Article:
Not Rude, Honest
I'm sure you've all noticed the recent upsurge of African print in the fashion industry. Whether it's the now trendy Dashiki, Ankara, Kente cloth or even the 'Ghana-must-go' bag, Africa and it's culture has become the latest fashion accessory and it really angers me!
This trend started a couple or so years ago and many people have been speaking out about the effects of cultural appropriation, not only in relation to African cultures (of which there are many), but of many other cultures too.
Celebrities like Katy Perry have received so much backlash on social media that we're wondering how she'll create a music video now that she can't use someone else's culture as a theme. 🙃
What angers me most about the whole thing is that very few Africans are making the money from this trend; if anyone should benefit from a culture becoming fashionable (which in itself is a point of contempt for me), it should be those to whom the culture belongs.
Rih looks gorgeous and the
designer, Stella Jean, is NRH approved. ✔️
I'm not saying that people from other backgrounds shouldn't wear items from a culture different from their own (Draya's little Ankara ensemble is still on my wish list!) HOWEVER, I do feel that it should be done in a way that shows appreciation for the culture and not as a fleeting accessory.
So damn cute! 😍
The history behind deadlocks is a very rich one and yet in society, dreadlocks are viewed as simply 'dirty' and 'unkept', so much so that it is still banned in schools and many work environments. Most recently, a 12 year old boy was being taught in isolation at a school in London as punishment for having dreadlocks.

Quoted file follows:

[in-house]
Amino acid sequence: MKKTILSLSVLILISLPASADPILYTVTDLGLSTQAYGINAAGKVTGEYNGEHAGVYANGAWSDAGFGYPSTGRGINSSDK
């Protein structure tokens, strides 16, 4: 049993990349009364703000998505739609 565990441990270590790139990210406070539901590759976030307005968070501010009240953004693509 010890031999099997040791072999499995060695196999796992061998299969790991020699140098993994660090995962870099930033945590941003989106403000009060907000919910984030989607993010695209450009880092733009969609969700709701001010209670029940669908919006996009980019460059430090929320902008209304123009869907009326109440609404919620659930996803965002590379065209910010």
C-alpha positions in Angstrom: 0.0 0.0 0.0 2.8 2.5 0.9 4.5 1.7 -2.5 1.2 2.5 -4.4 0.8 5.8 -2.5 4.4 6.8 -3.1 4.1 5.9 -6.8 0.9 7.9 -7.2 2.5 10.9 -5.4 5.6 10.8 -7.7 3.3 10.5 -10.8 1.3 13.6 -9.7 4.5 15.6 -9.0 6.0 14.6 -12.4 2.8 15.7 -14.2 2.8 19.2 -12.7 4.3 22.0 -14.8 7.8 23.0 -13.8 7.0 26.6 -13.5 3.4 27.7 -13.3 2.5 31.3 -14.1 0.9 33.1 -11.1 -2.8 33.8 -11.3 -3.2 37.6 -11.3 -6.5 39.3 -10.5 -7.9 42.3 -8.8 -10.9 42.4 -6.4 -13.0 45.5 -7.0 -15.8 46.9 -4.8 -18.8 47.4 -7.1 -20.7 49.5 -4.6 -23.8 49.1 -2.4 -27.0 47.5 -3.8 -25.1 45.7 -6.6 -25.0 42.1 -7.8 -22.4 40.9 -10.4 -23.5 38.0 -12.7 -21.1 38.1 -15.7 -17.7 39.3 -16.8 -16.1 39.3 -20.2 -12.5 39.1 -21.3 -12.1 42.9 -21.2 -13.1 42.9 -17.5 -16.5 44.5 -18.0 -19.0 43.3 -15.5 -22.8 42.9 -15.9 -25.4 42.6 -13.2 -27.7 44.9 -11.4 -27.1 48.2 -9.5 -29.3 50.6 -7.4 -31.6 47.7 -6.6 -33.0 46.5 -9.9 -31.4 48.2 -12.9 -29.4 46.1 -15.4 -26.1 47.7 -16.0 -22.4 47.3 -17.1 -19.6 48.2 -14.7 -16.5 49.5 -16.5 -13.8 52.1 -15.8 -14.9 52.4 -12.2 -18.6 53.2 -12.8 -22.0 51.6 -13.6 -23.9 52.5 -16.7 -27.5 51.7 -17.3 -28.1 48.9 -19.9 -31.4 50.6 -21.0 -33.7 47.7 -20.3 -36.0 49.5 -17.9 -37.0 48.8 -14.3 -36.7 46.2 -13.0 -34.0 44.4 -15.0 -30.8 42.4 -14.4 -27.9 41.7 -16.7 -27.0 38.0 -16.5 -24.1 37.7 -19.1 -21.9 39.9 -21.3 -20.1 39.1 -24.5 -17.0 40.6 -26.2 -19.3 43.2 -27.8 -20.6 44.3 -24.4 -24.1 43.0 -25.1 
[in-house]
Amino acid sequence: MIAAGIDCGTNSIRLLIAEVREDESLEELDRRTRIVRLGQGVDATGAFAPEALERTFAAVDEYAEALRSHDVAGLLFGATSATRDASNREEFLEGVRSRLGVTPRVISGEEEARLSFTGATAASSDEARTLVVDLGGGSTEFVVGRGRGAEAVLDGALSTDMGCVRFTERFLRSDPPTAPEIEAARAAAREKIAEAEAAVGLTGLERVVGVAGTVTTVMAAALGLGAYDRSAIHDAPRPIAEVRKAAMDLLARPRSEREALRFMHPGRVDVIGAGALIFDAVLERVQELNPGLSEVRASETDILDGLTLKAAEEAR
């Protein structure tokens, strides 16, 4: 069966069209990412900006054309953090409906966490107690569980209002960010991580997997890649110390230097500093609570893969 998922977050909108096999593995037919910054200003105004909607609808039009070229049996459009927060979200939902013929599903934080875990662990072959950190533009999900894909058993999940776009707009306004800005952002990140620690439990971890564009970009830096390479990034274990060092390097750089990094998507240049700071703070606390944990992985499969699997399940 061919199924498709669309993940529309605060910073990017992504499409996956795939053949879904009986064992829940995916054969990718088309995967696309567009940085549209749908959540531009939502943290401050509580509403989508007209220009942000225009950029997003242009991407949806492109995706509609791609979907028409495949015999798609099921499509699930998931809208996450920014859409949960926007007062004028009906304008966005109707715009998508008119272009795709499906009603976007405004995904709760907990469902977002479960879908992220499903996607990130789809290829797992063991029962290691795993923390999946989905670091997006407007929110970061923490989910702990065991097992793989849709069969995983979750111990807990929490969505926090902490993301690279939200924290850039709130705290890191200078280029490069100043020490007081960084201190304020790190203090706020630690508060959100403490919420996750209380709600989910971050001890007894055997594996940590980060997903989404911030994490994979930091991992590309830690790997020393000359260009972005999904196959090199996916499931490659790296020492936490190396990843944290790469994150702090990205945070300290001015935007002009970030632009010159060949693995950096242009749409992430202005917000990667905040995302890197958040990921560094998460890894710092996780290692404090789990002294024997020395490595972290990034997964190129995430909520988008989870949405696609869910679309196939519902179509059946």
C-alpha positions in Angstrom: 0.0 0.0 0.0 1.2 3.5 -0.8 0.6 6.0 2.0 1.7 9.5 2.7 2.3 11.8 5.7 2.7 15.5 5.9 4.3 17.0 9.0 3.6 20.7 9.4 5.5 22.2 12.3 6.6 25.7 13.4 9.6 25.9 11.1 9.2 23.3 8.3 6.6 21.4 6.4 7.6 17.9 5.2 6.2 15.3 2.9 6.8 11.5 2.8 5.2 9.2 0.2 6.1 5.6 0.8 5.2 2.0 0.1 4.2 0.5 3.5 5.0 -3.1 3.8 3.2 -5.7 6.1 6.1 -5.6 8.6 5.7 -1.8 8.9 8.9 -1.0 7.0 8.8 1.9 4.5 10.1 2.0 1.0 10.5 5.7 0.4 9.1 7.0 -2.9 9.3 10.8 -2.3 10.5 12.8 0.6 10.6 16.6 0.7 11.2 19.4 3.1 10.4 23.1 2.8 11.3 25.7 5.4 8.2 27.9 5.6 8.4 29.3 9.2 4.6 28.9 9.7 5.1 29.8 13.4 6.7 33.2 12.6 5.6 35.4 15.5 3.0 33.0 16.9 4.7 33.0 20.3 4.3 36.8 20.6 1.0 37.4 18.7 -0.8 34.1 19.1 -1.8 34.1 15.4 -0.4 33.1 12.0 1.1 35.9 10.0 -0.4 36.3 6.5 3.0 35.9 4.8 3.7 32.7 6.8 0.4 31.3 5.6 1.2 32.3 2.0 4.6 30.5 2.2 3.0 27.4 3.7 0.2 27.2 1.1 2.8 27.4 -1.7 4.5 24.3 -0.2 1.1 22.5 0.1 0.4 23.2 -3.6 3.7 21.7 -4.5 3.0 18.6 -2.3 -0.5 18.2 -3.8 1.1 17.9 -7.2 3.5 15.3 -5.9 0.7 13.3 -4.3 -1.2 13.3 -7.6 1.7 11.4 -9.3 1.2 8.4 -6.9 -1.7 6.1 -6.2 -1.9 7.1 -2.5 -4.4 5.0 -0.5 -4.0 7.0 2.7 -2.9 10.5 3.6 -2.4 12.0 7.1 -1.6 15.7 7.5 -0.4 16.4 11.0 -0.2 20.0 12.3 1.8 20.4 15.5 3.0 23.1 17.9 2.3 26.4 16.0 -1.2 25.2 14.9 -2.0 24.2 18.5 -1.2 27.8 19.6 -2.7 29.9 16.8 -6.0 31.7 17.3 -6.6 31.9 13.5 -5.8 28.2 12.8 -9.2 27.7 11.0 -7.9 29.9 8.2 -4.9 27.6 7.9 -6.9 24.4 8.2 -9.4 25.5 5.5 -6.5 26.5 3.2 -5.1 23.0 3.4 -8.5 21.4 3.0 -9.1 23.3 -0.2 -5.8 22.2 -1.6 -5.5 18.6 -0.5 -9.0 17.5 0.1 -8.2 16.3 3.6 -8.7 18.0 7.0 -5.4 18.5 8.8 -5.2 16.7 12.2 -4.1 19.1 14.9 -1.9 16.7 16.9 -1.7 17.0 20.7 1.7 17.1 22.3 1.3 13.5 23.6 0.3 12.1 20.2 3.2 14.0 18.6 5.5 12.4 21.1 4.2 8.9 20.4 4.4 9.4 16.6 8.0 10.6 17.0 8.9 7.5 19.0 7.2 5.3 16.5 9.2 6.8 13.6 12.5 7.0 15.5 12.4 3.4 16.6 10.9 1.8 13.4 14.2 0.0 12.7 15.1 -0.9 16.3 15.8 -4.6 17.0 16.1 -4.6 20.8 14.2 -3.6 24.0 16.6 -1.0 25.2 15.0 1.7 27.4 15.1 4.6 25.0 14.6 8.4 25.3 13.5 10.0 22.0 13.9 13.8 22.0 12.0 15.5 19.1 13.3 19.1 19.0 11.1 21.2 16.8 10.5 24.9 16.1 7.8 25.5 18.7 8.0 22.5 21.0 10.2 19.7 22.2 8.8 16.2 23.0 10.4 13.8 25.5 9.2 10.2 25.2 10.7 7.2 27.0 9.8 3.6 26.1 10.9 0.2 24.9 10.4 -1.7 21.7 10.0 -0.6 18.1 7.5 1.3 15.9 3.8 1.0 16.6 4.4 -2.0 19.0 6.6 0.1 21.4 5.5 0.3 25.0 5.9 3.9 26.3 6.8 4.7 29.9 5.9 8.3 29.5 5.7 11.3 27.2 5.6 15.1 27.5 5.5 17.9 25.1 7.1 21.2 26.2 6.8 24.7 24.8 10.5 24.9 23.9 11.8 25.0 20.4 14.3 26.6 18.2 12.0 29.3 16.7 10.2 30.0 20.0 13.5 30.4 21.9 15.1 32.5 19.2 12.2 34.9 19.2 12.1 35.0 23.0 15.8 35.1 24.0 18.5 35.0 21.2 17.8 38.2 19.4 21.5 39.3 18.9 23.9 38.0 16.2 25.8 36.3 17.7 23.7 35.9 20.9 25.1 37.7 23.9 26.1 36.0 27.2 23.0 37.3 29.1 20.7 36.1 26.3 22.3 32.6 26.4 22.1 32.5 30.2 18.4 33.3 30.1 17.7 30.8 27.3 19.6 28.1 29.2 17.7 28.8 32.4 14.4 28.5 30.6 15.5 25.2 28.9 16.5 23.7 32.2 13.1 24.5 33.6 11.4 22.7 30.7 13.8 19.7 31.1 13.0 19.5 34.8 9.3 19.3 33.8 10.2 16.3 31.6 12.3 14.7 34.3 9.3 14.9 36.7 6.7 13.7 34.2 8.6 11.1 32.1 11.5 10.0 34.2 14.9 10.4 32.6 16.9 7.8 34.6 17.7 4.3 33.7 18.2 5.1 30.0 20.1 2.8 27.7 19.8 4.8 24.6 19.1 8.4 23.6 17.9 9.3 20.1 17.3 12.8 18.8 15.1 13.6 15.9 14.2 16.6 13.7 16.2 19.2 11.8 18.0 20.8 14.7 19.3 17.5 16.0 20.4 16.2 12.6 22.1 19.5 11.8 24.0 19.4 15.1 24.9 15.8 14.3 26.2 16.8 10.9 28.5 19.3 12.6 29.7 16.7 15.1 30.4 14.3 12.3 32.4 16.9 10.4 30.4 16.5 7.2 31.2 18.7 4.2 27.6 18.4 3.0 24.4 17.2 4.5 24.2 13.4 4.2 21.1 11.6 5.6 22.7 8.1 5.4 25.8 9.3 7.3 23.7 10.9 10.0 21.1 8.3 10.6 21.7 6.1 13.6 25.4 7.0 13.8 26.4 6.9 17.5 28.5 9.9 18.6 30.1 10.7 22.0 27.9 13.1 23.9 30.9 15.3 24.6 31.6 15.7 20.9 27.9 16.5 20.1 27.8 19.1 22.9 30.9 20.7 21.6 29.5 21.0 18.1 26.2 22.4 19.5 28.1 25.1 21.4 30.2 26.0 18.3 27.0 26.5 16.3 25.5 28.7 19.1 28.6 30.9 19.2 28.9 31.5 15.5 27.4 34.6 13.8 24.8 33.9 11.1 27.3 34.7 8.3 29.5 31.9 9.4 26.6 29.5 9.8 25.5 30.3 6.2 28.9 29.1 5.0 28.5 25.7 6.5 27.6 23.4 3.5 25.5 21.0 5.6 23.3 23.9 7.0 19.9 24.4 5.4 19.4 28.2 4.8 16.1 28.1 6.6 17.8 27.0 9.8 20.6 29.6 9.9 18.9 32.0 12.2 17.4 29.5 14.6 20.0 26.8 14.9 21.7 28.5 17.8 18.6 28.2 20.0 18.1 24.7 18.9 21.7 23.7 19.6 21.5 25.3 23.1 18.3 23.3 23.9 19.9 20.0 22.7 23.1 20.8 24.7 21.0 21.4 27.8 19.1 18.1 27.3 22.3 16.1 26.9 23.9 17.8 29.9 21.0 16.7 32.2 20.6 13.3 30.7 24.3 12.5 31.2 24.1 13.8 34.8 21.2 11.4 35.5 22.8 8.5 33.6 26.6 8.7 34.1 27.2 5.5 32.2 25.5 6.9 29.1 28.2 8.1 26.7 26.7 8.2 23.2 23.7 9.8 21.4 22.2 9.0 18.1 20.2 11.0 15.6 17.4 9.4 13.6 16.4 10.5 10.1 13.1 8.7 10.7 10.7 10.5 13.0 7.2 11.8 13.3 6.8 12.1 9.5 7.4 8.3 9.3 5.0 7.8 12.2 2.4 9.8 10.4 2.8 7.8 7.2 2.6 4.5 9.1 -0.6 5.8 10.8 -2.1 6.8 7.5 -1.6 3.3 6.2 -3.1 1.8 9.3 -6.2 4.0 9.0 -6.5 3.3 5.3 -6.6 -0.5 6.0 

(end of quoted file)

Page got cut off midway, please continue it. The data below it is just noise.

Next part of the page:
And this is the issue with cultural appropriation: a black person who decides to use models with dreadlocks on a runway would be deemed 'ghetto' or 'urban' (I hate that word with a passion!) yet Marc Jacobs used a component of black culture (FYI: dreadlocks are not exclusive to Jamaicans) as an accessory to sell his collection, in order to make thousands of dollars and was deemed 'fashion forward' and 'creative'.
The fact that Louis Vuitton could get away with selling a 'Ghana-must-go' bag for £1,400 by simply stamping their logo on a bag that can be bought in Brixton Market for under £10 and that is symbolic of a time of great distress for many West Africans, is simply unacceptable!
It is not right or fair that companies and celebrities continue to benefit from other's culture while those of said culture are alienated for embracing what is rightfully theirs. Below I have added some links to African Fashion businesses owned by Africans so that they can represent their cultures, appropriately. Happy Black History Month! 🌍❤️
1. Lavie by Claude Kameni (IG: @laviebyck) - Gorgeous gowns
2. GPUK (IG: @gpuk) - Africa inspired jewellery
3. Adehyie Clothing (IG: @adehyieclothing) - Ghanaian inspired apparel
4. Thando's Shoes (IG: @thandosshoes) - African designed vegan shoes
5. Maxhosa by Laduma™ (IG: @maxhosa) - South Africa based clothing brand